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Truths come out at the Pasadena Playhouse

Noël Coward's 'A Song at Twilight' is a sophisticated later work from the playwright.

March 28, 2014|By Lynne Heffley
  • Bruce Davison and Sharon Lawrence in a scene from Noel Coward's "A Song for Twilight" now at the Pasadena Playhouse.
Bruce Davison and Sharon Lawrence in a scene from Noel… (Courtesy of Michael…)

Noël Coward is comfortably at home at the Pasadena Playhouse, thanks to an ongoing partnership with award-winning director Art Manke, who helmed Coward's seldom-done "Fallen Angels" at the Playhouse last year. Manke, a notable Coward specialist, is acutely sensitive to the emotional depths beneath the playwright's signature sophistication and frothy wit. In "A Song at Twilight," one of Coward's last works, running at the Playhouse through April 13, the emotional resonances are closer to the surface — and Manke and a dream cast realize them to the fullest.

Coward wasn't "out," but neither was he rigidly closeted and his work adroitly teased at the harsh mores of the day. Part of his trilogy, "Suite in Three Keys," the frankly self-revelatory "Twilight" was first produced in London in 1966 — a year before Britain's long-held criminalization of homosexuality officially ended. In it, elderly misanthrope, "grand man of letters" and deeply repressed Sir Hugo Latymer (Bruce Davison) is recovering from a long illness at a posh Swiss hotel, attended by his solicitous German wife, Hilde (wonderful Roxanne Hart).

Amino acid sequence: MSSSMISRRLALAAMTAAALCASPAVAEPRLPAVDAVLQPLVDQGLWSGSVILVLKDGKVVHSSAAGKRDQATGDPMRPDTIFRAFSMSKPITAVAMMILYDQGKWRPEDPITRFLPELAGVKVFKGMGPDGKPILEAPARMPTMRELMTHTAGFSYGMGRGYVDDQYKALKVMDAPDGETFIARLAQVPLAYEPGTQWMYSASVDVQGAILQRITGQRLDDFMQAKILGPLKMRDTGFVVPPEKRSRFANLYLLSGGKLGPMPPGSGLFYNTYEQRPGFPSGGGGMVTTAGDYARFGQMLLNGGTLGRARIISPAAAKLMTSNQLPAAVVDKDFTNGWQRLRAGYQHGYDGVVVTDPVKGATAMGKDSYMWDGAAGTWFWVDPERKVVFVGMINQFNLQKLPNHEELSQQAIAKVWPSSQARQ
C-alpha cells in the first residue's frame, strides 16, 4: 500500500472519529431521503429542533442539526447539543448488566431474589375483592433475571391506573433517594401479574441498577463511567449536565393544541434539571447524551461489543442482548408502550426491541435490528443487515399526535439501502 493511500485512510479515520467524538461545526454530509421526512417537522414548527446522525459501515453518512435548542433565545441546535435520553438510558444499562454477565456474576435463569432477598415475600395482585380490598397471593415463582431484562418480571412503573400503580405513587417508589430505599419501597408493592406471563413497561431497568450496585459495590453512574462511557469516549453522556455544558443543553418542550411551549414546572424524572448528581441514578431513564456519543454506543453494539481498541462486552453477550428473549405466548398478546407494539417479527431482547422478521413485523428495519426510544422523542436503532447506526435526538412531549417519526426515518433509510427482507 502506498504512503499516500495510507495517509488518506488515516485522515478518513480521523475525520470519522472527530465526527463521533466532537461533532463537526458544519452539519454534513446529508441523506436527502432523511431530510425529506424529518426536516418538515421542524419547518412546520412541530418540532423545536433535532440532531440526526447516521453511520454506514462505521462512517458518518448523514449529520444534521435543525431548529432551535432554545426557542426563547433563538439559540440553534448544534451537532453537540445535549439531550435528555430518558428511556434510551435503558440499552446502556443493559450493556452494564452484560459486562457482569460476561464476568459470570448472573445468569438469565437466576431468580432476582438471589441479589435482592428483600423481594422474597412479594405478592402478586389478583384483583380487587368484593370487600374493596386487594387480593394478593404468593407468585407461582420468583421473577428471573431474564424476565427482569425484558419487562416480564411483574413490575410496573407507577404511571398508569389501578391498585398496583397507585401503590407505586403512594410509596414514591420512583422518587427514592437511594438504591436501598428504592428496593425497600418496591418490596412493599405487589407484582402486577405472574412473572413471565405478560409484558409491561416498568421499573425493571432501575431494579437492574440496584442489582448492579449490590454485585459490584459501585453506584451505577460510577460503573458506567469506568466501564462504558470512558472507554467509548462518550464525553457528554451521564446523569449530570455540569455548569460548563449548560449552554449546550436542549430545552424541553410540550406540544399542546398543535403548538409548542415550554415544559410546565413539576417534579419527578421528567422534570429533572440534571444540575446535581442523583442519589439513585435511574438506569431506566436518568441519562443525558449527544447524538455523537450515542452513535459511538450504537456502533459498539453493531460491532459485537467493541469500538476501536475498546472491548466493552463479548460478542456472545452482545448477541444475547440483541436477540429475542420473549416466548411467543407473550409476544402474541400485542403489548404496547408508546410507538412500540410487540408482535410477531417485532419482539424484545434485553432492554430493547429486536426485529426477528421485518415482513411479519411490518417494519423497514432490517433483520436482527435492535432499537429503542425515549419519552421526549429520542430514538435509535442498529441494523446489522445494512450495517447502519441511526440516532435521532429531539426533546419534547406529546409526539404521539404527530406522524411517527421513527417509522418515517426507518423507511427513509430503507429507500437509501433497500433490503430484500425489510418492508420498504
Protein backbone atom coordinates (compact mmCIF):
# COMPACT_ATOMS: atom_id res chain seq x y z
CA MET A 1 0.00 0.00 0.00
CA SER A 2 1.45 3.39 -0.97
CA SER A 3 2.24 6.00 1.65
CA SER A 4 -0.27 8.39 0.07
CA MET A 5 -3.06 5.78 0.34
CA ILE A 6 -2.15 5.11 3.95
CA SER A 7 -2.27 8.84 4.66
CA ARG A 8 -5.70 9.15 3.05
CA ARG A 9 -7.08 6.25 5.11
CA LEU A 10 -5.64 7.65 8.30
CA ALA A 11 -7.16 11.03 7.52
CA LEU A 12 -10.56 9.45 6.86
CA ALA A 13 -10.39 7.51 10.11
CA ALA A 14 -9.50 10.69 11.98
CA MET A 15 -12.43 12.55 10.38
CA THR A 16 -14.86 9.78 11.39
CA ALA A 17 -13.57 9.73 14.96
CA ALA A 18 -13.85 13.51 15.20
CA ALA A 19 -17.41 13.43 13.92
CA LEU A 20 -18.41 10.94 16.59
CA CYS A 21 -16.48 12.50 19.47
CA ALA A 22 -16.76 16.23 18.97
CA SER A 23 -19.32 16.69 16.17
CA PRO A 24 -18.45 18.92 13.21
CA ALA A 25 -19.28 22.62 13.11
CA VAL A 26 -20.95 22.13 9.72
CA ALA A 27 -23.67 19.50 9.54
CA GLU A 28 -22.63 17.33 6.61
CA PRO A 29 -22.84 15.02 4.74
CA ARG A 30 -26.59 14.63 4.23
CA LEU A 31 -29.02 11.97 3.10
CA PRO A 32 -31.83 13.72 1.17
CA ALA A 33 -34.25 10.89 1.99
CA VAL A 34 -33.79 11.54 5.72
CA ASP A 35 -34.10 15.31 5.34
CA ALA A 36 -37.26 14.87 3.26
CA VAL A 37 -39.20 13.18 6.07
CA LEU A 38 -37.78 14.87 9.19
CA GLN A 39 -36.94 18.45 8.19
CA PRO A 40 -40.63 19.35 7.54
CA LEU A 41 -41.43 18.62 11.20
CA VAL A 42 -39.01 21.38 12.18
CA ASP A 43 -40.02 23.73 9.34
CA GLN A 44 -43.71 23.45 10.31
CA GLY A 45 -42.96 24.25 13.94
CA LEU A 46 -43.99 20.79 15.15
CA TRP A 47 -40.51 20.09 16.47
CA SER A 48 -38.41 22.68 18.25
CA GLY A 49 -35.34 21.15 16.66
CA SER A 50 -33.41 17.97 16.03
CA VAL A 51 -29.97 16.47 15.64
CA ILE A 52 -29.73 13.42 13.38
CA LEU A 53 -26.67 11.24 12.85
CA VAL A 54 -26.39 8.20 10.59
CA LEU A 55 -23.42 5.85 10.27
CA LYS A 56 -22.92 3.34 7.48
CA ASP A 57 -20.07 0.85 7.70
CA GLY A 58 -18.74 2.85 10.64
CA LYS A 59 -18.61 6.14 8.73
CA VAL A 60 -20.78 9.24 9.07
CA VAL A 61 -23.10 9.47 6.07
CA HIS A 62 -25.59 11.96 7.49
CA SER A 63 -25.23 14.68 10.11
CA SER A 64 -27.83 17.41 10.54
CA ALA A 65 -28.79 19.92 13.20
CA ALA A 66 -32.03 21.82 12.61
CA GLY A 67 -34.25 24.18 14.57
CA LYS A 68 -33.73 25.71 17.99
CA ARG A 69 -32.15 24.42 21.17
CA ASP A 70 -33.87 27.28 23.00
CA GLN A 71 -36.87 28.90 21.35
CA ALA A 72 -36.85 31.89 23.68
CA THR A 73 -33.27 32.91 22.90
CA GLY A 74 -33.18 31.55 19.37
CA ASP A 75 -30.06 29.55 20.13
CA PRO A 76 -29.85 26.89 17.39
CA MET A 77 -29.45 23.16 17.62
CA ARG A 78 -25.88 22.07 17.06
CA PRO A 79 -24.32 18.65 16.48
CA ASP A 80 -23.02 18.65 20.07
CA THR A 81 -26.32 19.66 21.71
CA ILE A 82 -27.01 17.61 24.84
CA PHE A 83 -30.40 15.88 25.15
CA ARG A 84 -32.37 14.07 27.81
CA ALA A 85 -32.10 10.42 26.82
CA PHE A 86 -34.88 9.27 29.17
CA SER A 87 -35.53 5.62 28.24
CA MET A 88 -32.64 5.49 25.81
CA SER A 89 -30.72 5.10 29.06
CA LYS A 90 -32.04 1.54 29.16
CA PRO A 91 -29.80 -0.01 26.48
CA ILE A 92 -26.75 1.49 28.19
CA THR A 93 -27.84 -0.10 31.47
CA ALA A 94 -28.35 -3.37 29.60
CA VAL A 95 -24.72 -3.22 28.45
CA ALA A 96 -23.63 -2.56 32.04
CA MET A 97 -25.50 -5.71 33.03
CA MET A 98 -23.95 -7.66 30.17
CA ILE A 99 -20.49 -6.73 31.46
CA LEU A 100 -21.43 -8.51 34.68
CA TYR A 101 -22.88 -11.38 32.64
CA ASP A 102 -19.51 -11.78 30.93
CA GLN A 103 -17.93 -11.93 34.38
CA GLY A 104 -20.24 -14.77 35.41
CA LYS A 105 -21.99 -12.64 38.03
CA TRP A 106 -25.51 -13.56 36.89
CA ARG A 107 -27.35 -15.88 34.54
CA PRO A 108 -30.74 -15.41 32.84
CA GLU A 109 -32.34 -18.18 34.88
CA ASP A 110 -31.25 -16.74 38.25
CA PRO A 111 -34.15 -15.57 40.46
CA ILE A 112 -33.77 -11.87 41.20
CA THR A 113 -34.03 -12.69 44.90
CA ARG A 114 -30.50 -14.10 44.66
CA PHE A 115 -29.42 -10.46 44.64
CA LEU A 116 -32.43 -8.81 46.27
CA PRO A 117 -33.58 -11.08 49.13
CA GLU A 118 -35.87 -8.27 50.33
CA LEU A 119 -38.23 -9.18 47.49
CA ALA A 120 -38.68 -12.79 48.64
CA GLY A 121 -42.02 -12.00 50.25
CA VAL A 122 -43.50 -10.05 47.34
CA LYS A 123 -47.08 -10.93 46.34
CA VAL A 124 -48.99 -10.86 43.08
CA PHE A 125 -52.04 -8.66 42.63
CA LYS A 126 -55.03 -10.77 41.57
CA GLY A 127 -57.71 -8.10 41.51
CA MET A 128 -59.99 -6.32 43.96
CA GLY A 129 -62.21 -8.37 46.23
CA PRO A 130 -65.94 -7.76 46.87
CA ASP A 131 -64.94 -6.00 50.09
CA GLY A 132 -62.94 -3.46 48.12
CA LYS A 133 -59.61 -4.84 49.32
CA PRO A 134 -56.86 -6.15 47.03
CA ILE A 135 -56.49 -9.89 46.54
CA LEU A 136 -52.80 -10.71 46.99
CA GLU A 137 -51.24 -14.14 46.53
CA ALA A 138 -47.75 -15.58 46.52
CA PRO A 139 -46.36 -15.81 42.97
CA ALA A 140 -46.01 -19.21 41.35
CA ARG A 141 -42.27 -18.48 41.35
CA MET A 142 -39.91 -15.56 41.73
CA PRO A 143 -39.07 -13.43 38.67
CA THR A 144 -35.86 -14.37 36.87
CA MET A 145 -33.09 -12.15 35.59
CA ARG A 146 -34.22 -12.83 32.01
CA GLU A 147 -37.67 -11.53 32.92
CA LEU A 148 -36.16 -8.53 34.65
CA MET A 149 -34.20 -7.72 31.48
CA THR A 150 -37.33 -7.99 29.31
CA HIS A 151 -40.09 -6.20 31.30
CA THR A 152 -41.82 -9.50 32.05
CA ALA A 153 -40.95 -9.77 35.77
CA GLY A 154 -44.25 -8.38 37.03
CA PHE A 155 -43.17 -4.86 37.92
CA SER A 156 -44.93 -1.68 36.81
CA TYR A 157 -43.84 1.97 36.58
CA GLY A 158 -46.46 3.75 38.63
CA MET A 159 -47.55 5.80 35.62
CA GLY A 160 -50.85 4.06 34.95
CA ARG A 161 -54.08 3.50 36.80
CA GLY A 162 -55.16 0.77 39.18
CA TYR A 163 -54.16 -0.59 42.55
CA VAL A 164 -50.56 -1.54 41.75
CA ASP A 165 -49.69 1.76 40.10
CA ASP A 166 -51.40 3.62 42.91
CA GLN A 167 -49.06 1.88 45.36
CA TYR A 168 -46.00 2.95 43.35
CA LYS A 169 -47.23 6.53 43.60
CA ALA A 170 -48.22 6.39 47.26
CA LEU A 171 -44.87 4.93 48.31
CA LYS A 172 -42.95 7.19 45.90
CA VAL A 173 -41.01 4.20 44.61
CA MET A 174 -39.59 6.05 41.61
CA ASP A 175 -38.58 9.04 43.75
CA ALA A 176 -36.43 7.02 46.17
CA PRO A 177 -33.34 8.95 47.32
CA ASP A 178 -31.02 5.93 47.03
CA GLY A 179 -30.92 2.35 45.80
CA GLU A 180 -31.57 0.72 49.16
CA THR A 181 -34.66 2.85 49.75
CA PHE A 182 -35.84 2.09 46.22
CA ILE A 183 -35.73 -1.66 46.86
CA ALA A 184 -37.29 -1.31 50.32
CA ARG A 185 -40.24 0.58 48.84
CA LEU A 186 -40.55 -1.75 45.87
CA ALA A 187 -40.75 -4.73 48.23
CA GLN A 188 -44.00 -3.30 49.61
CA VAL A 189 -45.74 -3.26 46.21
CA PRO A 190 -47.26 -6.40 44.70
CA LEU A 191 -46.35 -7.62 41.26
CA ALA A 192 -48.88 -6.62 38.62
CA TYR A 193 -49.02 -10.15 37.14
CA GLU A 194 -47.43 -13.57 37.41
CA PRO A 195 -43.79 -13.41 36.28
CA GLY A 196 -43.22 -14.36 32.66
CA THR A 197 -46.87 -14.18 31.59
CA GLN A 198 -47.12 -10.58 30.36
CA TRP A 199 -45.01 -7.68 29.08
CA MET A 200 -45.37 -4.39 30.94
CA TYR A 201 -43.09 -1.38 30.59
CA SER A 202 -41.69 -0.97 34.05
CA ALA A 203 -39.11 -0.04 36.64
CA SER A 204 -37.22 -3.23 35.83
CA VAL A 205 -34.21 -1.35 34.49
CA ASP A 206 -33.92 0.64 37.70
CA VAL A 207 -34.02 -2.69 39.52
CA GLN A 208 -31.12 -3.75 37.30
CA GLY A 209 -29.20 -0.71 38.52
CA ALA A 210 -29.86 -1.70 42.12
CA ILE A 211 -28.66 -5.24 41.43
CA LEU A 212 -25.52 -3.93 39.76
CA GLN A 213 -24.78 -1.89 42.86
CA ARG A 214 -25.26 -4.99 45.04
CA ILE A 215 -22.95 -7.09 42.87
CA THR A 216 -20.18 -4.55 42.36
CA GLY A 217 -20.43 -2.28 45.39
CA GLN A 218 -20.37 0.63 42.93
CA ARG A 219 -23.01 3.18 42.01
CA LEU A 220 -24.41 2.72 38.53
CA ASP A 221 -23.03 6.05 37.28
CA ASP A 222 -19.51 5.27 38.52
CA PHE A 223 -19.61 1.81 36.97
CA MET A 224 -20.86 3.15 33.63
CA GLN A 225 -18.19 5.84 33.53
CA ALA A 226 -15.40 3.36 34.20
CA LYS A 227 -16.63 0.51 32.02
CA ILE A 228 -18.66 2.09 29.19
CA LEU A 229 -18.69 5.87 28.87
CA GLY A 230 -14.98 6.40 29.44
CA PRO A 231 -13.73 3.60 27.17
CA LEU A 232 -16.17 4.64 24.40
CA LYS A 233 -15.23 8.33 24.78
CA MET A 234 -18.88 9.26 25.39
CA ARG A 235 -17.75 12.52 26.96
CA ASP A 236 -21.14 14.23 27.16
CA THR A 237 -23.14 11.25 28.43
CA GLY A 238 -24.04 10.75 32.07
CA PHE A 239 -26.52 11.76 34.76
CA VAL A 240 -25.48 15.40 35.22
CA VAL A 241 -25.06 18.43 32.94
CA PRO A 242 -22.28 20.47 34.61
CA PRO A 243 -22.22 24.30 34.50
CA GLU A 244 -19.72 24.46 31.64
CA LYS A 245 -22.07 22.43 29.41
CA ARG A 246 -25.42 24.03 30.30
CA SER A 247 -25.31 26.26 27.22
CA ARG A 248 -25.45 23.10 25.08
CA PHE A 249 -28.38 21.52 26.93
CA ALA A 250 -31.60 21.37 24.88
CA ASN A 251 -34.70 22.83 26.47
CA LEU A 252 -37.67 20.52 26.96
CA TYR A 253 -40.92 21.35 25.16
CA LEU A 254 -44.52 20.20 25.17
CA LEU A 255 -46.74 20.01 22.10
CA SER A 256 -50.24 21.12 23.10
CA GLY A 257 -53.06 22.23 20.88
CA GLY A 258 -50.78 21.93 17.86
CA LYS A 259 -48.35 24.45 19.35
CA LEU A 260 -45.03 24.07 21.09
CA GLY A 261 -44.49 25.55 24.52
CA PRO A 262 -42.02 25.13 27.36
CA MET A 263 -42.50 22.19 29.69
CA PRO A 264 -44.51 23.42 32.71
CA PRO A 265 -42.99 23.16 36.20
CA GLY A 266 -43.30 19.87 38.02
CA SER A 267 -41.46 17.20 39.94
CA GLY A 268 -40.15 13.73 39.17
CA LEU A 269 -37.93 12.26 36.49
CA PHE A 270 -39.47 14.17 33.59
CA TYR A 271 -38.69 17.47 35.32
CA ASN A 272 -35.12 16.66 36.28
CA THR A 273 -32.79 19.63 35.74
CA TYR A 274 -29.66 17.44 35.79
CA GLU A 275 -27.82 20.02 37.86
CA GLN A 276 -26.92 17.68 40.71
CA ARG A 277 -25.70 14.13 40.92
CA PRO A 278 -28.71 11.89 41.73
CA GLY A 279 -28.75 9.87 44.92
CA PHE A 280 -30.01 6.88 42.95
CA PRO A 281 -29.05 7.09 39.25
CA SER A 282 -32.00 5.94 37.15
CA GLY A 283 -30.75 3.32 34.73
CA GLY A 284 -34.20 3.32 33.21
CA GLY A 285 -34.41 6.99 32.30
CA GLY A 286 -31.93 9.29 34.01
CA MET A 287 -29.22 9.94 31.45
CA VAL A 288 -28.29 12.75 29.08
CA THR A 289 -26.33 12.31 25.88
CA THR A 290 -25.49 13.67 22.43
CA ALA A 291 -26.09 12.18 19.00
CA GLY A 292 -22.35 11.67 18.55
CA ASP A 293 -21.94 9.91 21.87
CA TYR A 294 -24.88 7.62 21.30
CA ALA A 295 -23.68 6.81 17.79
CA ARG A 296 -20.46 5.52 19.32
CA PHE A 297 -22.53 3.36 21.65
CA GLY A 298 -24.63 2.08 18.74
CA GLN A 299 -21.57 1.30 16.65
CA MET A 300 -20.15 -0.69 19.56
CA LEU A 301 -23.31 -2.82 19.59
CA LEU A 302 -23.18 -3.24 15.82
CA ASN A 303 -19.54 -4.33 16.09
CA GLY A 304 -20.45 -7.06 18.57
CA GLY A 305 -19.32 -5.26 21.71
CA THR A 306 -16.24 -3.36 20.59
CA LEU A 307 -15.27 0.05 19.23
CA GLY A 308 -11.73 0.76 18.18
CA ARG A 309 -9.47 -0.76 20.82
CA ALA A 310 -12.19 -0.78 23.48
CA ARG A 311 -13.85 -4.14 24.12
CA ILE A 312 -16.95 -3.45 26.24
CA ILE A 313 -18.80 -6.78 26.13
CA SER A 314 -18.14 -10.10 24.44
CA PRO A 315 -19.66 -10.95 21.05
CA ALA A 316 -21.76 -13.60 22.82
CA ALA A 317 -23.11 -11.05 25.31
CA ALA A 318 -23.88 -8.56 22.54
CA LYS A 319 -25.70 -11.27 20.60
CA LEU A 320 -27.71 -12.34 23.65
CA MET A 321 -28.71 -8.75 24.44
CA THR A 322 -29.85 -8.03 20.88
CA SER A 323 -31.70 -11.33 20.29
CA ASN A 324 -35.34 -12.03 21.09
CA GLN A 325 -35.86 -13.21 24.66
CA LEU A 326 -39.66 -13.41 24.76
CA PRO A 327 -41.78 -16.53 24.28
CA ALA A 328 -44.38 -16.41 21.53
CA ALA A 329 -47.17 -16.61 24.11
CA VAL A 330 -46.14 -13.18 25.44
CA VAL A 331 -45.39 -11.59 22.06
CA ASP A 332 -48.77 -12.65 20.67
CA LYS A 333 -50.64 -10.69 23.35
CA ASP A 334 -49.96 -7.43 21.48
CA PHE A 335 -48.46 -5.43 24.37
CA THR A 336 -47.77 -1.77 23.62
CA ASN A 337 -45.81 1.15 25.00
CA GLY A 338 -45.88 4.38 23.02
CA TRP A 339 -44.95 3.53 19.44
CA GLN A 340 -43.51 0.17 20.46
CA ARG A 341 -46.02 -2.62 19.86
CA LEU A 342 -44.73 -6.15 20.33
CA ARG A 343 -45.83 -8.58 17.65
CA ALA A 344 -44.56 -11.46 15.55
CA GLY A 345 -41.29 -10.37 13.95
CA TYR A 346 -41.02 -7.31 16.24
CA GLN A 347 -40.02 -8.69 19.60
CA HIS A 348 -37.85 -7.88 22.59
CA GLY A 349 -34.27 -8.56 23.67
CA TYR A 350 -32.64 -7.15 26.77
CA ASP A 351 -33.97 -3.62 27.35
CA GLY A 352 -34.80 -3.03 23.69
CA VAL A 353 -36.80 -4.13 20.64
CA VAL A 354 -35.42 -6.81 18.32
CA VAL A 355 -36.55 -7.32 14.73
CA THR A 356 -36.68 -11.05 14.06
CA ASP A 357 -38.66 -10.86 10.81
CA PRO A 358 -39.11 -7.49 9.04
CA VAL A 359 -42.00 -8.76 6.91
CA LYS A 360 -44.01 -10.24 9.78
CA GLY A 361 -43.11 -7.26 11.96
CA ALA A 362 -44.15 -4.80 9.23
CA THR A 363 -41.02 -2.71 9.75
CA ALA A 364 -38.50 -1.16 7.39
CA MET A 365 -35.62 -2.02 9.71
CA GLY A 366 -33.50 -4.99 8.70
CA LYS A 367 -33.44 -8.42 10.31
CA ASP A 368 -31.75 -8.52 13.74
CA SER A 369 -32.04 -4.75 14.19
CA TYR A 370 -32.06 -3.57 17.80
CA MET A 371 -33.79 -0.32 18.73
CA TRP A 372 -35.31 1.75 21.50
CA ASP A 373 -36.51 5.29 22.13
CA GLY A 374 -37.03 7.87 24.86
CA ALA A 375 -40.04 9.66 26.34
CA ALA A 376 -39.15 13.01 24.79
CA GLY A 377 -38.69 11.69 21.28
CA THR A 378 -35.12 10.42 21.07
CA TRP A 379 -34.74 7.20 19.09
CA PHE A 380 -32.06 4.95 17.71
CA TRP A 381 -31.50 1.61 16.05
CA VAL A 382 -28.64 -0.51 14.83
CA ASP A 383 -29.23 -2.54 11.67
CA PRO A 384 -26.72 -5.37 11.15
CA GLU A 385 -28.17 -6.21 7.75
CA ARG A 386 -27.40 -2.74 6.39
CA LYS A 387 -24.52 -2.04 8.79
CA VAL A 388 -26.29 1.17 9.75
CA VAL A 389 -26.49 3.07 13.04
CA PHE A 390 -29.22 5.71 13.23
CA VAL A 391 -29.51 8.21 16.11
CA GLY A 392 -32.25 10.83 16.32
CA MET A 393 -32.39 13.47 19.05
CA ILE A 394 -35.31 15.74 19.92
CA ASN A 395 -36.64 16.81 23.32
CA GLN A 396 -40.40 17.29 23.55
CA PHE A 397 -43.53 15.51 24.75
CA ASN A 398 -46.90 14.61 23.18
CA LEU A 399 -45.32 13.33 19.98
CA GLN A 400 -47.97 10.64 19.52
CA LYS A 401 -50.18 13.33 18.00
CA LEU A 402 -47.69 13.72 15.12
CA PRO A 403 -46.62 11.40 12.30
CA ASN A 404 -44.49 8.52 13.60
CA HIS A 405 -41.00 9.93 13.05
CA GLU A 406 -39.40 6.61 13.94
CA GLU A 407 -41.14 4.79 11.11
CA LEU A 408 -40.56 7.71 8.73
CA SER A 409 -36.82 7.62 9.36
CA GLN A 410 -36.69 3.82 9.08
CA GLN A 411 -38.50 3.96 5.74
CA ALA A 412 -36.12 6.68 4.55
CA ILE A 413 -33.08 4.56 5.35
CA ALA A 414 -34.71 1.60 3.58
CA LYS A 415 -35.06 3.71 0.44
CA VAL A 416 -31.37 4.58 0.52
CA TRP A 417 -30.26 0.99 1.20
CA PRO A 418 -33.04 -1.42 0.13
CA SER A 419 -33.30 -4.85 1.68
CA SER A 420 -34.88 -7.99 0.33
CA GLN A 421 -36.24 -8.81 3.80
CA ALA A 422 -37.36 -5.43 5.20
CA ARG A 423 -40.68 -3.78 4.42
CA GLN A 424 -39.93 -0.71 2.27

An unexpected communiqué from actress Carlotta, his former mistress, throws Hugo into a tizzy. Carlotta (Sharon Lawrence), from whom Hugo had parted decades before "in a blaze of mutual acrimony," is due to arrive for dinner at any moment.

Pitch-perfect Davison enters as Hugo with tousled white hair, neat white beard and mustache, fretful in silk robe and pajamas and chafing at Hilde's brisk injunctions against excitement. Hilde, no downtrodden cipher, rejects Hugo's increasingly venomous insults and, clearly more nurse and nanny than Hugo's wife of two decades, chides him to bathe. She infuriates him further by pointing out where the Maalox is, should Carlotta's visit upset him.

Suspicious of Carlotta's motives, Hugo's scathing response to Hilde's refusal to cancel her dinner plans with a friend and act as a buffer when Carlotta arrives hints more at fear than anger. (Davison never overdoes either Hugo's vitriol or his shuttered vulnerability.)

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